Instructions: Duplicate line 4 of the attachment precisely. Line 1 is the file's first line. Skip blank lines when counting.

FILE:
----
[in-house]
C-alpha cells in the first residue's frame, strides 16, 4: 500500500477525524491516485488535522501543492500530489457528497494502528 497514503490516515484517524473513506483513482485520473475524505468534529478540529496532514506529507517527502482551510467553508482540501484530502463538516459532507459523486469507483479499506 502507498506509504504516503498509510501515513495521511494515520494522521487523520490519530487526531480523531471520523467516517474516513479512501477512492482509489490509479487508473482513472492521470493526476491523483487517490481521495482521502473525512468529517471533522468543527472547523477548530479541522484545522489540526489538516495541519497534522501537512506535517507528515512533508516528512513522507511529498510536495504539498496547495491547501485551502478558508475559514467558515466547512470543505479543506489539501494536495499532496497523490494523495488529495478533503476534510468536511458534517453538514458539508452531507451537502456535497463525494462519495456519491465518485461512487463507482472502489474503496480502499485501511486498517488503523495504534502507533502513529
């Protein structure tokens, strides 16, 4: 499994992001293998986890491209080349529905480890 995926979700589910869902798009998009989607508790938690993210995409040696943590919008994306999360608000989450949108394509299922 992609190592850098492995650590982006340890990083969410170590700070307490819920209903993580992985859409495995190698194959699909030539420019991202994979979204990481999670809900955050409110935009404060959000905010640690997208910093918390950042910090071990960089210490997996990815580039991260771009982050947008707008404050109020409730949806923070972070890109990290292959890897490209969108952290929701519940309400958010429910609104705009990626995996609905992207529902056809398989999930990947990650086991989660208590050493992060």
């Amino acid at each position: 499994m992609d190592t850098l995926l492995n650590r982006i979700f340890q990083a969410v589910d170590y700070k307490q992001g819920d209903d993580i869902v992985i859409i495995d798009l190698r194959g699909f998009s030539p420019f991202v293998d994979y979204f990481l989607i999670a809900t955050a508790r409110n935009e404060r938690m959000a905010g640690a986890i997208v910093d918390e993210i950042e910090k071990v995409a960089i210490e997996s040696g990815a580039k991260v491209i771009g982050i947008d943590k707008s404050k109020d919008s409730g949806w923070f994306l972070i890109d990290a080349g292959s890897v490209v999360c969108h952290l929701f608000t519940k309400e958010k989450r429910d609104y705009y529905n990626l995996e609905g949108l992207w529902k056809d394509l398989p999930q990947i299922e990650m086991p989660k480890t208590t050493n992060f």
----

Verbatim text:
């Amino acid at each position: 499994m992609d190592t850098l995926l492995n650590r982006i979700f340890q990083a969410v589910d170590y700070k307490q992001g819920d209903d993580i869902v992985i859409i495995d798009l190698r194959g699909f998009s030539p420019f991202v293998d994979y979204f990481l989607i999670a809900t955050a508790r409110n935009e404060r938690m959000a905010g640690a986890i997208v910093d918390e993210i950042e910090k071990v995409a960089i210490e997996s040696g990815a580039k991260v491209i771009g982050i947008d943590k707008s404050k109020d919008s409730g949806w923070f994306l972070i890109d990290a080349g292959s890897v490209v999360c969108h952290l929701f608000t519940k309400e958010k989450r429910d609104y705009y529905n990626l995996e609905g949108l992207w529902k056809d394509l398989p999930q990947i299922e990650m086991p989660k480890t208590t050493n992060f």